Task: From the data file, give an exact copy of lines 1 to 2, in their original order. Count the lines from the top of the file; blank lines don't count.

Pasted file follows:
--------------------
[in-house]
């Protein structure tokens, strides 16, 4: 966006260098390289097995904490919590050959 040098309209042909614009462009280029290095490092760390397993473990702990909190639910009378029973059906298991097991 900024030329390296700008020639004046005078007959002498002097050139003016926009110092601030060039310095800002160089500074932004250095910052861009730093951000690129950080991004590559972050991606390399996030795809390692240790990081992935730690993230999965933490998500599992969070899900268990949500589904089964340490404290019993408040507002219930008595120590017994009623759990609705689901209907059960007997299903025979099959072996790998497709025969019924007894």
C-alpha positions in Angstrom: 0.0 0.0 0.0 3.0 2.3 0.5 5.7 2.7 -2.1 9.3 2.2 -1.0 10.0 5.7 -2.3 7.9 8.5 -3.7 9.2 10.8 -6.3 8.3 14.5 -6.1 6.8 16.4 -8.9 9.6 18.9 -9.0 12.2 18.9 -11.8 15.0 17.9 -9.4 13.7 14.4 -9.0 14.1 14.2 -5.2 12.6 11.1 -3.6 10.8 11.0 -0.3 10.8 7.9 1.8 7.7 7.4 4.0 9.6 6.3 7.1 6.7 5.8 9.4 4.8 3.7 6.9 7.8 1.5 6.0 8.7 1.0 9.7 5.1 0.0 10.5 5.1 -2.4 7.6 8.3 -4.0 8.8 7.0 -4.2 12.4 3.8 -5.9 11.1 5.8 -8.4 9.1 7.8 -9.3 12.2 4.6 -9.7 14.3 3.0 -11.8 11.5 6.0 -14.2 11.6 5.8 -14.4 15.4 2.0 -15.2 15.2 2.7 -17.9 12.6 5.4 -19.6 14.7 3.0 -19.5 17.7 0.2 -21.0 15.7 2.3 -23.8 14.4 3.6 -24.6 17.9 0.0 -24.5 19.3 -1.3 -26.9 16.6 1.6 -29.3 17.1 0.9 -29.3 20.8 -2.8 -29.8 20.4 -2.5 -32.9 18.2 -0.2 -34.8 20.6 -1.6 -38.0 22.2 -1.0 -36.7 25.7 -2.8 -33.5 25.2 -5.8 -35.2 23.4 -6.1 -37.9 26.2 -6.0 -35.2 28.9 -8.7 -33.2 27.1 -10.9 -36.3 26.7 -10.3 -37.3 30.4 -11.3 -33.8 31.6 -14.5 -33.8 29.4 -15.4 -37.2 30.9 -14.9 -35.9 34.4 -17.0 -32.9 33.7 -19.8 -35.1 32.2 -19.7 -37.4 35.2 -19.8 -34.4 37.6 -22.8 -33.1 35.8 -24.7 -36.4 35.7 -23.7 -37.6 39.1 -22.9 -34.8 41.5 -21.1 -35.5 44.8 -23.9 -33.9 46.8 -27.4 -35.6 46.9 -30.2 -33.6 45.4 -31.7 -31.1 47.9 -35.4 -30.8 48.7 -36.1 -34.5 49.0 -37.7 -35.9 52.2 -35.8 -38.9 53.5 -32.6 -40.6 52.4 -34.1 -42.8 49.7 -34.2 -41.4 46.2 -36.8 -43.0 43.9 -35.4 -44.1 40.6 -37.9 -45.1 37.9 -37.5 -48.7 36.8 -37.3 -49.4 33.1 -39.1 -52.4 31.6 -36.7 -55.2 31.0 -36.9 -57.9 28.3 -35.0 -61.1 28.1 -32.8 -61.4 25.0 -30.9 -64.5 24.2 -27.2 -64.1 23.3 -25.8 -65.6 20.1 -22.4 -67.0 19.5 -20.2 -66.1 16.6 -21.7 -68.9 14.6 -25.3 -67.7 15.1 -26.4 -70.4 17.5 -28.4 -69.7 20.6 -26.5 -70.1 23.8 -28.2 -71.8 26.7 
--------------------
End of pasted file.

[in-house]
């Protein structure tokens, strides 16, 4: 966006260098390289097995904490919590050959 040098309209042909614009462009280029290095490092760390397993473990702990909190639910009378029973059906298991097991 900024030329390296700008020639004046005078007959002498002097050139003016926009110092601030060039310095800002160089500074932004250095910052861009730093951000690129950080991004590559972050991606390399996030795809390692240790990081992935730690993230999965933490998500599992969070899900268990949500589904089964340490404290019993408040507002219930008595120590017994009623759990609705689901209907059960007997299903025979099959072996790998497709025969019924007894």